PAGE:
The Pentagon is facing a bipartisan rebellion on Capitol Hill over plans to shift troops out of Africa to counter China, just the latest obstacle the Defense Department has faced as it tries to carry out a major pivot in U.S. security policy.
More than a dozen lawmakers last week urged Defense Secretary Mark Esper to maintain the American troop presence in the Africa, warning that a withdrawal could harm U.S. national security amid a surge of jihadist military attacks on countries across the heart of the continent.
“Any drawdown of our troops would be short-sighted [and] could cripple AFRICOM’s ability to execute its mission,” Senate Armed Services Committee Chairman James Inhofe, Oklahoma Republican, warned last week.
The Pentagon has been mulling plans to cut troop levels in Africa since 2018 with plans to drop from roughly 6,000 to about 5,400. Defense Secretary Mark Esper is visiting U.S. commands around the globe to gauge how many forces can be redeployed to what military strategists call the “Indo-Pacific” theater, part of a new defense strategy to focus on “great-power” rivals and, in particular, China.
“Rather than talking about drawing down troops in Africa, we should finally assign forces to AFRICOM on an enduring basis in order to provide the command with predictable resourcing so it can be most effective in defending U.S. national security,” the Oklahoma Republican said.
While the U.S. and its allies have largely destroyed Islamic State’s physical “caliphate” in Syria and Iraq, private analysts and U.S. allies warn that Islamic State affiliates and other violent jihadist groups have been stepping up their activity in Kenya, Somalia and sub-Saharan nations such as Nigeria, Niger, Mali and Chad.
French President Emmanuel Macron said last week a U.S. military pullback in the Sahel region would be “bad news,” and the State Department’s global coalition to defeat Islamic State announced in November the alliance would be focusing new attention on the Sahel region in North and West Africa.
ISIS has regrouped after being geographically destroyed in the Middle East, and quickly gained a significant foothold in Africa’s unstable, impoverished Sahel region, which spans from the Atlantic Ocean across continental Africa to the Red Sea.
Echoing Mr. Inhofe, the Democratic and Republican leaders of the House Armed Services Committee sent a joint letter to Mr. Esper last week cautioning him to “carefully consider the adverse implications of reducing our force posture in Africa.”
Chairman Adam Smith, Washington state Democrat, and Texas Rep. Mac Thornberry, the committee’s ranking Republican, warned that “the threat of violent extremism and terrorism persists” in the region, according to the letter obtained by Defense News.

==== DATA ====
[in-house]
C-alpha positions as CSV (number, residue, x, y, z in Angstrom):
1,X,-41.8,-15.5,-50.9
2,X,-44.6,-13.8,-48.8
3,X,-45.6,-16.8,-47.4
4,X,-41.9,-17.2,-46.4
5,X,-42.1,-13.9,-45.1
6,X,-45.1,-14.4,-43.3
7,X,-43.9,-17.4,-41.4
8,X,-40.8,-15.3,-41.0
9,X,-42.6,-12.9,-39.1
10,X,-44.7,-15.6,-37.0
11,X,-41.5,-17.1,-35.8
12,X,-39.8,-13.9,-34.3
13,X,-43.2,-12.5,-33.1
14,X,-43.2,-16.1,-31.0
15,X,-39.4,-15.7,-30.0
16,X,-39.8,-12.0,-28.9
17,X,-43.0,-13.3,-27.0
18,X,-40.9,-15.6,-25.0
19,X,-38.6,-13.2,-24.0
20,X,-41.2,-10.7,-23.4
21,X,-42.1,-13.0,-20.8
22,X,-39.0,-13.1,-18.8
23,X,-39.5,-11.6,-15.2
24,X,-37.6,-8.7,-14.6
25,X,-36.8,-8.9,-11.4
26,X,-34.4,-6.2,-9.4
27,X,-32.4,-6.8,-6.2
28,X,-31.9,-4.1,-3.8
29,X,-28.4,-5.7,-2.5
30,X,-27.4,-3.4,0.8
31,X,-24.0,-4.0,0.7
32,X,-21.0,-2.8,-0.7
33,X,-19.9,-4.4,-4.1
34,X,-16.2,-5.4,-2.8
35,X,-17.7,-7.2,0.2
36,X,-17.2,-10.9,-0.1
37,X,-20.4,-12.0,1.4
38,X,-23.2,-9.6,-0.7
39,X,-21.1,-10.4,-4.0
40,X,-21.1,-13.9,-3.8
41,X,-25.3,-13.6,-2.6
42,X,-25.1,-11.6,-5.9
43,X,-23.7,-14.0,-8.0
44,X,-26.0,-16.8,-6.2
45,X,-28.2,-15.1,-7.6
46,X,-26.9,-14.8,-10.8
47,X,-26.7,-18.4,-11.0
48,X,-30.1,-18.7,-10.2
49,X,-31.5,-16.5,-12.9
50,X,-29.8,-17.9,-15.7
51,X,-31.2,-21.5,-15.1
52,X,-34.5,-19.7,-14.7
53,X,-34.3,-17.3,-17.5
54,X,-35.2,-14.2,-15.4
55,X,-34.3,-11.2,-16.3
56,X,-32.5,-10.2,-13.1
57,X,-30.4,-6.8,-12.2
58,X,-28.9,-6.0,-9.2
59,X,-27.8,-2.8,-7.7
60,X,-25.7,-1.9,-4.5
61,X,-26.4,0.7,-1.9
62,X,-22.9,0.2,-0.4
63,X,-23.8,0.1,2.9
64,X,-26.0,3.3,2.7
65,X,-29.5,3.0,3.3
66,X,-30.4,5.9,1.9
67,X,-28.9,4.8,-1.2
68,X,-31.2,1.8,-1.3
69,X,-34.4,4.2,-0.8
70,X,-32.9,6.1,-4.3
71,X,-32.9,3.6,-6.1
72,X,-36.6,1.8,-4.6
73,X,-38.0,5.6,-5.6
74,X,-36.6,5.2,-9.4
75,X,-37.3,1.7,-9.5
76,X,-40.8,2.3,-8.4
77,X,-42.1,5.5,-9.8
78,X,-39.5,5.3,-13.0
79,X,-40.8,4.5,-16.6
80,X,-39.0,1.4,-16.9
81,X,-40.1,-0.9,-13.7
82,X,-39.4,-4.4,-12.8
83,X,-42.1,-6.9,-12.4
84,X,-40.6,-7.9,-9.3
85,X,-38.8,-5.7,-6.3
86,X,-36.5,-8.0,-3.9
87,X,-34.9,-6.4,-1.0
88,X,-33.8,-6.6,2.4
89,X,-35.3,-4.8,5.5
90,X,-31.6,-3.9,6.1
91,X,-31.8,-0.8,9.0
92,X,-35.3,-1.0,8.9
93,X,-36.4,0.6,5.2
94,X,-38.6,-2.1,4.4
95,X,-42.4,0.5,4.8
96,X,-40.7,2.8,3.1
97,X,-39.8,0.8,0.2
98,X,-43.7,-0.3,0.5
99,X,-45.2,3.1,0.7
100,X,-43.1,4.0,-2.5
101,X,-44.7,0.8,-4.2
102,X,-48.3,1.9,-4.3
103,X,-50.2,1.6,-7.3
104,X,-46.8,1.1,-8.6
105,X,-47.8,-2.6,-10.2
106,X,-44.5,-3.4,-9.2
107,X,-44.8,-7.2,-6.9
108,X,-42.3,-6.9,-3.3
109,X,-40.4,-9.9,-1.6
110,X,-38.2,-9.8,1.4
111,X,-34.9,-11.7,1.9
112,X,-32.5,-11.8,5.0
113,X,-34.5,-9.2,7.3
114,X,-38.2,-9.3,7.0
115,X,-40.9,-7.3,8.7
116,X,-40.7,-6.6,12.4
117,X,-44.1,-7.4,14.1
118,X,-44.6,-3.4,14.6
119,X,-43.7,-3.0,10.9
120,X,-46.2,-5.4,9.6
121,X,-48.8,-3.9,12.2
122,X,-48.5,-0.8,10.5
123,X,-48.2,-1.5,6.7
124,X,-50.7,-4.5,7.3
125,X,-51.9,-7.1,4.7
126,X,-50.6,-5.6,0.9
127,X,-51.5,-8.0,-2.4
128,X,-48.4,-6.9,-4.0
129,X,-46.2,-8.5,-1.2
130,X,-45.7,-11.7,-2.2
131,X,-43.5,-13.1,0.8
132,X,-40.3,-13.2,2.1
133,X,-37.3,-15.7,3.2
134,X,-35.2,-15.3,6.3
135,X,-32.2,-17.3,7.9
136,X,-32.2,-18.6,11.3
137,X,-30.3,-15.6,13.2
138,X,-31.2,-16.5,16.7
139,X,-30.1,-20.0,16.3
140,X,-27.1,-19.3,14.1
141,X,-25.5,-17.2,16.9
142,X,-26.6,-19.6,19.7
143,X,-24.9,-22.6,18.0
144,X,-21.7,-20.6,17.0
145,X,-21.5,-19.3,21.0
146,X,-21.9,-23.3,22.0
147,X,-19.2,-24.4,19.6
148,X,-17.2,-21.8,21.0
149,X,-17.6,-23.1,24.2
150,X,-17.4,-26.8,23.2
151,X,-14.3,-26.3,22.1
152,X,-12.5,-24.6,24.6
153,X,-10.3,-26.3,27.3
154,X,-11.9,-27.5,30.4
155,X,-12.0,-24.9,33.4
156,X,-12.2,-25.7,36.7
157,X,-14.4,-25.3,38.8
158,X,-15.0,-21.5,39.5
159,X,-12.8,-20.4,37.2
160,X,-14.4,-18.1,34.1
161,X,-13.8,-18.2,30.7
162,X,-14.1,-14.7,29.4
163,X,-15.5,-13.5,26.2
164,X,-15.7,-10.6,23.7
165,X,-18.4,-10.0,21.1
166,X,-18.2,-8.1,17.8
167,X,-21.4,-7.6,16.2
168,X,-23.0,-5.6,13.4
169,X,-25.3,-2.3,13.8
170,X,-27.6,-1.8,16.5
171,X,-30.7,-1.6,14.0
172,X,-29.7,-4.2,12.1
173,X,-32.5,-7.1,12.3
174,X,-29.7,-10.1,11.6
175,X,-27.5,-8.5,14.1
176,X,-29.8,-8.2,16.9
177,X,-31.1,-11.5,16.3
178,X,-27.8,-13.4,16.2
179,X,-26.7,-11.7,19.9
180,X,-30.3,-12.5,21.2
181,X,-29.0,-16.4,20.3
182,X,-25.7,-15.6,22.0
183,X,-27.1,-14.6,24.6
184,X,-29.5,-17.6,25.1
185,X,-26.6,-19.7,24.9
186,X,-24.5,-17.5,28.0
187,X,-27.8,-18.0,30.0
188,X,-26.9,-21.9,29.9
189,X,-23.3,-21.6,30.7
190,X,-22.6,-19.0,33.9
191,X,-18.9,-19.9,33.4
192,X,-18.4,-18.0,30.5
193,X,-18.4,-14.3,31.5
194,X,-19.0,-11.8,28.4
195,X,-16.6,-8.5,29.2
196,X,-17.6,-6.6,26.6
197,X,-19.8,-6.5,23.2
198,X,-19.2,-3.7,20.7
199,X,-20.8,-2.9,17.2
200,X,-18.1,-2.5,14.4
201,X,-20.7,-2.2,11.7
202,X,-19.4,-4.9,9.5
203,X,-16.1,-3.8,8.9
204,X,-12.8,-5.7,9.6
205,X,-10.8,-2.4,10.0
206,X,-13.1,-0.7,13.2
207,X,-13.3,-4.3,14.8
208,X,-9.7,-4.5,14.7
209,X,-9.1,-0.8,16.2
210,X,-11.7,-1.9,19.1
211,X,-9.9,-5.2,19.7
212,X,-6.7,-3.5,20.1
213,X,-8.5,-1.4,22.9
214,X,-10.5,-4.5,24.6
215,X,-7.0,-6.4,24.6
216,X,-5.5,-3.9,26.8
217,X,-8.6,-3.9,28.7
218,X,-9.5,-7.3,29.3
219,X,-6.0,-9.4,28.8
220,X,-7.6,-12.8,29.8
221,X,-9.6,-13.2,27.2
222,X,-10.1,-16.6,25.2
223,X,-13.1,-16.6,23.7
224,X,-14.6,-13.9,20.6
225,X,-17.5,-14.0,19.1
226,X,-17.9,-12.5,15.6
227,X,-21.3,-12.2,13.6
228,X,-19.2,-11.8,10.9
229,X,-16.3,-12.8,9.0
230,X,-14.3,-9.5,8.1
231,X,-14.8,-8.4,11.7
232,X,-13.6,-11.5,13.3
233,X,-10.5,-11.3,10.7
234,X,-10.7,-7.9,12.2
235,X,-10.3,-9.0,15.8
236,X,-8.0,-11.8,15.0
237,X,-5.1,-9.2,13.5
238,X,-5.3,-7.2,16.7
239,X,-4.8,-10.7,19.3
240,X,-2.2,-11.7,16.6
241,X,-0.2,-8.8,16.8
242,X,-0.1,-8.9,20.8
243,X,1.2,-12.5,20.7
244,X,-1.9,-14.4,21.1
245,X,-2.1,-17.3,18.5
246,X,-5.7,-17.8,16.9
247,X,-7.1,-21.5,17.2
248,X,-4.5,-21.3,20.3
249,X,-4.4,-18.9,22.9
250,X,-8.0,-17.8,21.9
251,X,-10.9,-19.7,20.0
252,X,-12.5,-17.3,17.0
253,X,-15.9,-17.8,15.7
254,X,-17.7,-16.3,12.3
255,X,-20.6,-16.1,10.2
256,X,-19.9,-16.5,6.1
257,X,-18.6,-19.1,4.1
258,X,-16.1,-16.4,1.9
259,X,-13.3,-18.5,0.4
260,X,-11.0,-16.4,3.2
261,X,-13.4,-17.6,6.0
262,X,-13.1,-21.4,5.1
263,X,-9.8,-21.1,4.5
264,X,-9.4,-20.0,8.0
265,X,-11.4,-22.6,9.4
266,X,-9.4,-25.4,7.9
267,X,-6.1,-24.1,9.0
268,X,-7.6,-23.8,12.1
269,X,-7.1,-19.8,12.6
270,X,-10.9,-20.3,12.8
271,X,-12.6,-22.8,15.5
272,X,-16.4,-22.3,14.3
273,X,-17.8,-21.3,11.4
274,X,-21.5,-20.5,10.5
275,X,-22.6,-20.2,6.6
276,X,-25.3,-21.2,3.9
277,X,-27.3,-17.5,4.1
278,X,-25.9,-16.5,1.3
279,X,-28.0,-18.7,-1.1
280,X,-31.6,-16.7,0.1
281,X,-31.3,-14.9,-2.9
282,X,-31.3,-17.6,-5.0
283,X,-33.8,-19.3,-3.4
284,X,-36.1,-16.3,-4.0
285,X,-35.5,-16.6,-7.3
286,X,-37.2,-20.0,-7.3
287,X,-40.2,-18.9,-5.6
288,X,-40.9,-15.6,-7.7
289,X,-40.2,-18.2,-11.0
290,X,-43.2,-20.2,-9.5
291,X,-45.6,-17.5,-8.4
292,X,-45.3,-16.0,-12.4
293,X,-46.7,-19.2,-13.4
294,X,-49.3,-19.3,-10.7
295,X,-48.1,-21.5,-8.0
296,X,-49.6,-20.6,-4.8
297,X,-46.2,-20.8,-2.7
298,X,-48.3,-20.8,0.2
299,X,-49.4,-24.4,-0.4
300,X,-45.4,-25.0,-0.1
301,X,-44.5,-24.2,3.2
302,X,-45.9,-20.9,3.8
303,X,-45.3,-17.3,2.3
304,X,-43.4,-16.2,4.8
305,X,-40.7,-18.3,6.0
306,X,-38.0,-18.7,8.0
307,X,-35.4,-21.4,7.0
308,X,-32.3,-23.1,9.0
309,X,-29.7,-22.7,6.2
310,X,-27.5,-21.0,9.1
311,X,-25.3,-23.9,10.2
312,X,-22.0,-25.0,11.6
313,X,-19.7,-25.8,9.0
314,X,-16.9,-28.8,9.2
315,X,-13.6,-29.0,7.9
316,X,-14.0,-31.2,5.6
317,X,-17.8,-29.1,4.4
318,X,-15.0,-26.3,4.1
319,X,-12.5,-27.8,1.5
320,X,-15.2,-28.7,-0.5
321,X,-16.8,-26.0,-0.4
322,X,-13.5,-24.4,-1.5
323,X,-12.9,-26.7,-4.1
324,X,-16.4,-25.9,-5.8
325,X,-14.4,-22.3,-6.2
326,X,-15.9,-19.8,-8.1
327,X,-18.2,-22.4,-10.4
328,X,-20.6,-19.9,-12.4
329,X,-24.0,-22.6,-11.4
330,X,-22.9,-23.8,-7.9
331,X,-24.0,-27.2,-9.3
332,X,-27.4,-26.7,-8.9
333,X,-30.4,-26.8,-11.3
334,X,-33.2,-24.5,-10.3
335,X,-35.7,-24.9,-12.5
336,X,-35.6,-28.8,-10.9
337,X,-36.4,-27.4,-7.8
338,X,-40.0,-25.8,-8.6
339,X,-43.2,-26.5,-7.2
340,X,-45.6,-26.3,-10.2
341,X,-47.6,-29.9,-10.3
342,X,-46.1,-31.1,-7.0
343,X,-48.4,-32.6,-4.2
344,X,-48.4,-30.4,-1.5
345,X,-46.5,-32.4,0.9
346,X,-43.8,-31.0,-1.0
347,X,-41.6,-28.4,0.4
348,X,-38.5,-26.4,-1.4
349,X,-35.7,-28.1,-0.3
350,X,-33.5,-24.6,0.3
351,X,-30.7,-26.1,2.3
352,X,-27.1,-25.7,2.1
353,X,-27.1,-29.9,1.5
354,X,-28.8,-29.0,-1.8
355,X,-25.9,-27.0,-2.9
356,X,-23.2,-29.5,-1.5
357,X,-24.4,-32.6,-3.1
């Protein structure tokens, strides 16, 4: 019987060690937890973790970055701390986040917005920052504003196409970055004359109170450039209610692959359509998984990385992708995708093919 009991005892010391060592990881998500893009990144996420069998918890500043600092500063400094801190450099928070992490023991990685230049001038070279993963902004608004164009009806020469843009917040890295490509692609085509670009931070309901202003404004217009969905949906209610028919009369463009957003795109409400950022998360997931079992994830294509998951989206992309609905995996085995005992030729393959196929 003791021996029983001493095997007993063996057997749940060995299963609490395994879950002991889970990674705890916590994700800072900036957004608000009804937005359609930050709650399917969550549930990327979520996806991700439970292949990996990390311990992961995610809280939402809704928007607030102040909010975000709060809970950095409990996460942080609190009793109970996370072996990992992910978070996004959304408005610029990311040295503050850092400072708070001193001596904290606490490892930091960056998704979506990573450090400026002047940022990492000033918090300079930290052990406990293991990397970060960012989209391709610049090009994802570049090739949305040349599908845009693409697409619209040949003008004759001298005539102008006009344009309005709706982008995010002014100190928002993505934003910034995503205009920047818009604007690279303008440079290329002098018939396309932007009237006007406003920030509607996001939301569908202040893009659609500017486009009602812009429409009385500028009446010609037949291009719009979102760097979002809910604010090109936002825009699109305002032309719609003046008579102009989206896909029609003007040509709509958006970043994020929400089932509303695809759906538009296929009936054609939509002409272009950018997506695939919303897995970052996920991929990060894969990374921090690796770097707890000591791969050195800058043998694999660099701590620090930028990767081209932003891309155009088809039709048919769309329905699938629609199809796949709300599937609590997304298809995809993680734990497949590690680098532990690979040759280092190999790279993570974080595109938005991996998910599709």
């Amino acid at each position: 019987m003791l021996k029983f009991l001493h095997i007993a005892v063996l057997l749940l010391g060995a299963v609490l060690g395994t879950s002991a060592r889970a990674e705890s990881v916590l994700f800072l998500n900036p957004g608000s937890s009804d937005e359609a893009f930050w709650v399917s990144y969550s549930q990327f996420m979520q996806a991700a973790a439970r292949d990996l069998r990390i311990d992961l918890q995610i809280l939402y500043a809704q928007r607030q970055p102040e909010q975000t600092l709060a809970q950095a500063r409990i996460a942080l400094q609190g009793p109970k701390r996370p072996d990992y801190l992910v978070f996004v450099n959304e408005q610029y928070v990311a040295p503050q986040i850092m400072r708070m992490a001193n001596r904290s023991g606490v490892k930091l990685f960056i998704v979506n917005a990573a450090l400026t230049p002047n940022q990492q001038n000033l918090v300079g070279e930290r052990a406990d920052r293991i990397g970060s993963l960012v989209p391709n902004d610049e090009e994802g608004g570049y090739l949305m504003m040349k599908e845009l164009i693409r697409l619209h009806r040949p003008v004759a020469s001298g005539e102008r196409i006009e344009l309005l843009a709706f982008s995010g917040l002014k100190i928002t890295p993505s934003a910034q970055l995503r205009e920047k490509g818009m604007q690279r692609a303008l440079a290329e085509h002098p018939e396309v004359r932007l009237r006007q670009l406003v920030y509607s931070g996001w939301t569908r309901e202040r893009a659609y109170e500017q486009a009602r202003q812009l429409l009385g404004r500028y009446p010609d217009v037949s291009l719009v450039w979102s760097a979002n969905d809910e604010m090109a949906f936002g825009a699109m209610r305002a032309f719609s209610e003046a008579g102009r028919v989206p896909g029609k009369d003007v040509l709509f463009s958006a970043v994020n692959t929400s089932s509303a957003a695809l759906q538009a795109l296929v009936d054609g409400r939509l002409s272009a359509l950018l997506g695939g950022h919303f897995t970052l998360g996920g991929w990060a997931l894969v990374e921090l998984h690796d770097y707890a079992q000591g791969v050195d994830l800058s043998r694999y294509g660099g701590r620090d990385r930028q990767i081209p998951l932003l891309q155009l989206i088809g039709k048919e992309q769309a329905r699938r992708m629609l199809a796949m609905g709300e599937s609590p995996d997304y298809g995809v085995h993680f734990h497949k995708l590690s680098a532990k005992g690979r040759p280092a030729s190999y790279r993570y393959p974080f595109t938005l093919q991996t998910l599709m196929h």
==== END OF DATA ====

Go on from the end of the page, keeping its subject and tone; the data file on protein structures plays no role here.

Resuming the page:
“A decrease in our investment now may result in the need for the United States to reinvest at many more times the cost down the road,” they continued.
The New York Times reported late last year that the anticipated U.S. pullback would include abandoning a recently built $110 million drone base in Niger and ending assistance to allies who have launched major counter-terrorism operations in the region.
The U.S. military so far has mostly played a secondary role centered on training and advising local forces.
The Defense Department move is intended to refocus efforts to counter threats from China and Russia in alignment with the recommendations of the 2018 National Defense Strategy, spearheaded by former Defense Secretary James N. Mattis.
Mr. Esper told NPR in an interview last week he was “looking at every theater and every command to look at where I can free up time, money and manpower forces, to reallocate to the Indo-Pacific, to deal with a long-term threat of China,” including Africa, the Middle East and Latin America.
“I’m confident that we will be able to pull some forces out of each of these locations to make sure that I’m putting the priority of my resources to the long-term challenge facing the United States. That is the People’s Republic of China,” the Pentagon chief added.
But some influential voice on Capitol Hill remain skeptical.
“A withdrawal [from Africa] would also abandon our partners and allies in the region,” said Sens. Lindsey Graham, South Carolina Republican, and Chris Coons, Delaware Democrat. A reduced U.S. presence in Africa “would also certainly embolden both Russia and China,” they added.
Eleven House Armed Services Committee members, from both parties, wrote in a separate letter last week that “the execution of stability operations in Africa and meeting China and Russia in great-power competition are not mutually exclusive.”
“Rather than retreat from African affairs, it is in the interest of the United State to continue to share democratic values and military expertise with developing nations across the continent,” the letter said.